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Title: Everything within their power : the P5's duty to prevent genocide
Author: Heieck, John
ISNI:       0000 0004 5989 4280
Awarding Body: University of Kent
Current Institution: University of Kent
Date of Award: 2016
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The corpus of the duty to prevent genocide was partially circumscribed for the first time in a court of law in the 2007 Bosnian Genocide case. In that case, the International Court of Justice adopted the due diligence standard to define the scope of the duty to prevent genocide. This standard provides that if a State has the capacity to effectively influence genocidal actors and the knowledge that there exists a serious risk that genocide may occur, then that State must do everything within its power - everything within the means available to it - to prevent the genocide from occurring. While the Court's holding in the Bosnian Genocide case was an important step in the normative development of the duty to prevent genocide, the Court nevertheless neglected to expound the full extent of the scope of the due diligence standard. For instance, the Court's holding did not address whom among the several States of the international order must act, and how such States once identified must act when the duty to prevent genocide is triggered. This dissertation attempts to do so. First, it provides an overview of the obligations laid out it in the Genocide Convention, and expounds the significance of the due diligence standard in the prevention of genocide. Second, it identifies the central role to be played in genocide prevention by the five permanent members of the Security Council (the P5), which, as the 'great powers' of the international order, have the greatest capacity to not only effectively influence genocidal actors but also to remain informed about imminent or ongoing genocides. Third, it explores the manner in and the extent to which the P5 must act within and without the Security Council when faced with an imminent genocide, as dictated by the due diligence standard. Finally, it analyzes the standing of the duty to prevent genocide under customary international law and dispels, through a conflict of norms analysis, any doubts arising from possible conflicting obligations held by the P5 under the UN Charter, in favor of their ultimate duty to prevent the occurrence of genocidal acts. Ultimately, the findings described in this dissertation have significant consequences for not only the duty to prevent genocide, but also the responsibility to protect doctrine, the responsibility not to veto initiative, and the prohibition of the use of force in general. They go beyond the soft spoken political commitments to protect national, ethnic, racial, or religious groups from what has been considered 'the crime of crimes', to flesh-out the self-standing legal value of the duty to prevent genocide, and the consequences thereof to the international community at large. As a result, Everything Within Their Power: The P5's Duty to Prevent Genocide will be of particular interest to scholars and students of international law and international relations.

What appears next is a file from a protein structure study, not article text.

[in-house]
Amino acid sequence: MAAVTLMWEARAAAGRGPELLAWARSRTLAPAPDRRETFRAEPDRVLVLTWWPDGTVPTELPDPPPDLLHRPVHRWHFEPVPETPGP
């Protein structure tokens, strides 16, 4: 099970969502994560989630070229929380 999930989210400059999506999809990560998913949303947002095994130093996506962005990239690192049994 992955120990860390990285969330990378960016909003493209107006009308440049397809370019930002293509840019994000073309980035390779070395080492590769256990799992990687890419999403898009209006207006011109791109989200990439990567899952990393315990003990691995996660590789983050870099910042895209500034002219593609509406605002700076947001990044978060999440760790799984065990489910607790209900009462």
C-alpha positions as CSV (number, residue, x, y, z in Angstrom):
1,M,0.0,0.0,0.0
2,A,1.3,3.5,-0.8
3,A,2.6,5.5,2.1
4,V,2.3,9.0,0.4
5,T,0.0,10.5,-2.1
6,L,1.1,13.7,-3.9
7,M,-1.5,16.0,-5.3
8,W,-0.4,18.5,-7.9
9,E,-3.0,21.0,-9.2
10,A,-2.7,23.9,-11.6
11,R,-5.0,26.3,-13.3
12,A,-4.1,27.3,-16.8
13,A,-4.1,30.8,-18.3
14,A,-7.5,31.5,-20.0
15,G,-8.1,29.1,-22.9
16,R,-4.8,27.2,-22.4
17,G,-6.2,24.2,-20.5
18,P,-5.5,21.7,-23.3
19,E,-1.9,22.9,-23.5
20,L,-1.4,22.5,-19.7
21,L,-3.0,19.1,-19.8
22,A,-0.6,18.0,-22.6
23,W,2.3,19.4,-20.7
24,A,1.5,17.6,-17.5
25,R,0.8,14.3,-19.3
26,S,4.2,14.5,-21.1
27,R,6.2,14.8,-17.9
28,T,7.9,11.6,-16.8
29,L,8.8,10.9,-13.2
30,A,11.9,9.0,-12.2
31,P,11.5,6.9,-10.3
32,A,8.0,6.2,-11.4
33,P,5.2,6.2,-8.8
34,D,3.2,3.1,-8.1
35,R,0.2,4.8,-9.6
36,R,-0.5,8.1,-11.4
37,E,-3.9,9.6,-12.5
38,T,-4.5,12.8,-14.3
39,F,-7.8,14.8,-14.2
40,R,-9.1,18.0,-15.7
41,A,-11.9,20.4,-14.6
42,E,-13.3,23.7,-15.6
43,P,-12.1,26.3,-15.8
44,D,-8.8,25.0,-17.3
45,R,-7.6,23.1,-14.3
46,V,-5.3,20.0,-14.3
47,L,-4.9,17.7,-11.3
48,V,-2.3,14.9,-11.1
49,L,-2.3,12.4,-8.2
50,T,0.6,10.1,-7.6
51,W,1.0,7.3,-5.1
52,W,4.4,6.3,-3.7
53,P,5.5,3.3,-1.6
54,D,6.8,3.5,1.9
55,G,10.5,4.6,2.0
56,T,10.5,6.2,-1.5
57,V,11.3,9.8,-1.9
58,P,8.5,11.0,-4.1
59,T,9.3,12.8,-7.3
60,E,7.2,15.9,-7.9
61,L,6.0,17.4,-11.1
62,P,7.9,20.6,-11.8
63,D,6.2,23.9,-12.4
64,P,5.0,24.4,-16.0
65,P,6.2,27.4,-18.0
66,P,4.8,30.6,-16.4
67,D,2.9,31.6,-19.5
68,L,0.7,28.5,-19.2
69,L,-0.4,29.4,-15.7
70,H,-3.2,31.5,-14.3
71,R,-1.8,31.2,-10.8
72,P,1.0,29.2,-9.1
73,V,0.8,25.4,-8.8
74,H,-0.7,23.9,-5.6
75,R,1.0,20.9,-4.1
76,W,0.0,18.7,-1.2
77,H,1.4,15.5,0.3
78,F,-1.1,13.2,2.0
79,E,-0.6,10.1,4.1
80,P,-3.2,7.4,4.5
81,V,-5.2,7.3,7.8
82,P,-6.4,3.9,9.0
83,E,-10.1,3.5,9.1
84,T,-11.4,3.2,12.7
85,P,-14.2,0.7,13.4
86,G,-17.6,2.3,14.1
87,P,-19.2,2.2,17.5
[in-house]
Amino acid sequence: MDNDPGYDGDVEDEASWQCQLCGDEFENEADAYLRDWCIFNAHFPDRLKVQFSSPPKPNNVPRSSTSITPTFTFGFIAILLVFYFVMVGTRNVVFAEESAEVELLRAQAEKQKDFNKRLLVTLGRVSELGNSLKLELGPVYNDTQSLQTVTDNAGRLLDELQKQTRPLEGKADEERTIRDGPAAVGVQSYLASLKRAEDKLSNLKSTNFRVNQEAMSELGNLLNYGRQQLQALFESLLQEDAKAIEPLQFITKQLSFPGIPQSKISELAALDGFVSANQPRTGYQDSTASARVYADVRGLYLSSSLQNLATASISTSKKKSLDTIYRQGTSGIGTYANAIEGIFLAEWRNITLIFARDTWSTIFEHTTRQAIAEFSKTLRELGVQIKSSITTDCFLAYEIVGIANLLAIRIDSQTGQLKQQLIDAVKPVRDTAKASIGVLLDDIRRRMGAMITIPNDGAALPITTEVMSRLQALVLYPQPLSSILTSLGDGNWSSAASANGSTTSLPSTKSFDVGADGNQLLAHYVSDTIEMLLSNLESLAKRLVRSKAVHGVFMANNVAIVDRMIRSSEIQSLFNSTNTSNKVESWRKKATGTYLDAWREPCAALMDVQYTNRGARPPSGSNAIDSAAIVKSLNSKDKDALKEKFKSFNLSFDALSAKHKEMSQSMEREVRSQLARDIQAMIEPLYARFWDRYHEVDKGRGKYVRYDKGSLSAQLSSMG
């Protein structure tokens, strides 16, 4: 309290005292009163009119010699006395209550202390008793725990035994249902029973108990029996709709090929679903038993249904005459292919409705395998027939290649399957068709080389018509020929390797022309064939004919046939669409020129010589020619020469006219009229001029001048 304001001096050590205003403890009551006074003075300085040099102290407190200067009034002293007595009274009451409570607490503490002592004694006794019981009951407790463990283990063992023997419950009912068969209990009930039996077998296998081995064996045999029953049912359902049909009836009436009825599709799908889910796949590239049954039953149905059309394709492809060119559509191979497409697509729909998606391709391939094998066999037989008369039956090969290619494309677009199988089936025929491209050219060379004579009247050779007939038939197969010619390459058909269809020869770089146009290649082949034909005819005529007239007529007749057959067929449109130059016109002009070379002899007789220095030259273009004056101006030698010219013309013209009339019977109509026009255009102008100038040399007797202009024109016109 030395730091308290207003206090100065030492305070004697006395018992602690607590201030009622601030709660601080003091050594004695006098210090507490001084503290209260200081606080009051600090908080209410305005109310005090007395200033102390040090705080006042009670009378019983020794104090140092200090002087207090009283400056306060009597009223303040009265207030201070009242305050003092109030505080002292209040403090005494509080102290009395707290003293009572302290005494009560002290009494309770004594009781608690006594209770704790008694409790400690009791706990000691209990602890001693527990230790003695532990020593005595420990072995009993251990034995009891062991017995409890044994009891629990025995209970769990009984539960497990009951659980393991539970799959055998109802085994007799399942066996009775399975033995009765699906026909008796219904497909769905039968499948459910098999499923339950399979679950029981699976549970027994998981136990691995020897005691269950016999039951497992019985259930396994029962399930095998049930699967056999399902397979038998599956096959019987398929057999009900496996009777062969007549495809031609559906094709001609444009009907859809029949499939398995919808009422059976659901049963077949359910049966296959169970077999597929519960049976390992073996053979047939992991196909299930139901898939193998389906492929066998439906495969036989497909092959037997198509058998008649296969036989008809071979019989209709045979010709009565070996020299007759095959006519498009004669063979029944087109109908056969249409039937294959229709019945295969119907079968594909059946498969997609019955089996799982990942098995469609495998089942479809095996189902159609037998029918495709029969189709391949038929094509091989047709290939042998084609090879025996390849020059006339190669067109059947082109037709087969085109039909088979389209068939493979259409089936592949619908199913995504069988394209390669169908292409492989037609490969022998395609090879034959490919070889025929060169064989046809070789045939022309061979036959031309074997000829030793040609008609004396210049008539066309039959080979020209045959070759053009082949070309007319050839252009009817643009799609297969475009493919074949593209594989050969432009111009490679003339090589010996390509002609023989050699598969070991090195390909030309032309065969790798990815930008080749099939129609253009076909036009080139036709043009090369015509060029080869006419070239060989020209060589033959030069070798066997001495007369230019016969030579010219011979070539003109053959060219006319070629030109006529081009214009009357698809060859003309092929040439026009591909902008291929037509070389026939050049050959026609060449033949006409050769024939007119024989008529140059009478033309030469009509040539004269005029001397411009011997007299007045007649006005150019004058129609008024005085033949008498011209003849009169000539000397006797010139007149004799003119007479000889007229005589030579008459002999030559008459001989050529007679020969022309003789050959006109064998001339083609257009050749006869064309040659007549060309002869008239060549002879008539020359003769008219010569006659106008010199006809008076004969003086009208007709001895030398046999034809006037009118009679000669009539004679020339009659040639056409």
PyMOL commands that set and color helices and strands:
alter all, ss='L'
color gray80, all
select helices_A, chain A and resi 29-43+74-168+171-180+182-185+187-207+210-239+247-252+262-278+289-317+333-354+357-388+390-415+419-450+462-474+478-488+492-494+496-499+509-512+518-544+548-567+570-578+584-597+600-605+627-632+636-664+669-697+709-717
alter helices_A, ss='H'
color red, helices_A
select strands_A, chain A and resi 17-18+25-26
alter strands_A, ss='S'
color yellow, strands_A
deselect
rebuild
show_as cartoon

Supervisor: Arai, Yutaka ; Schepel, Harm Sponsor: Not available
Qualification Name: Thesis (Ph.D.) Qualification Level: Doctoral
Keywords: K Law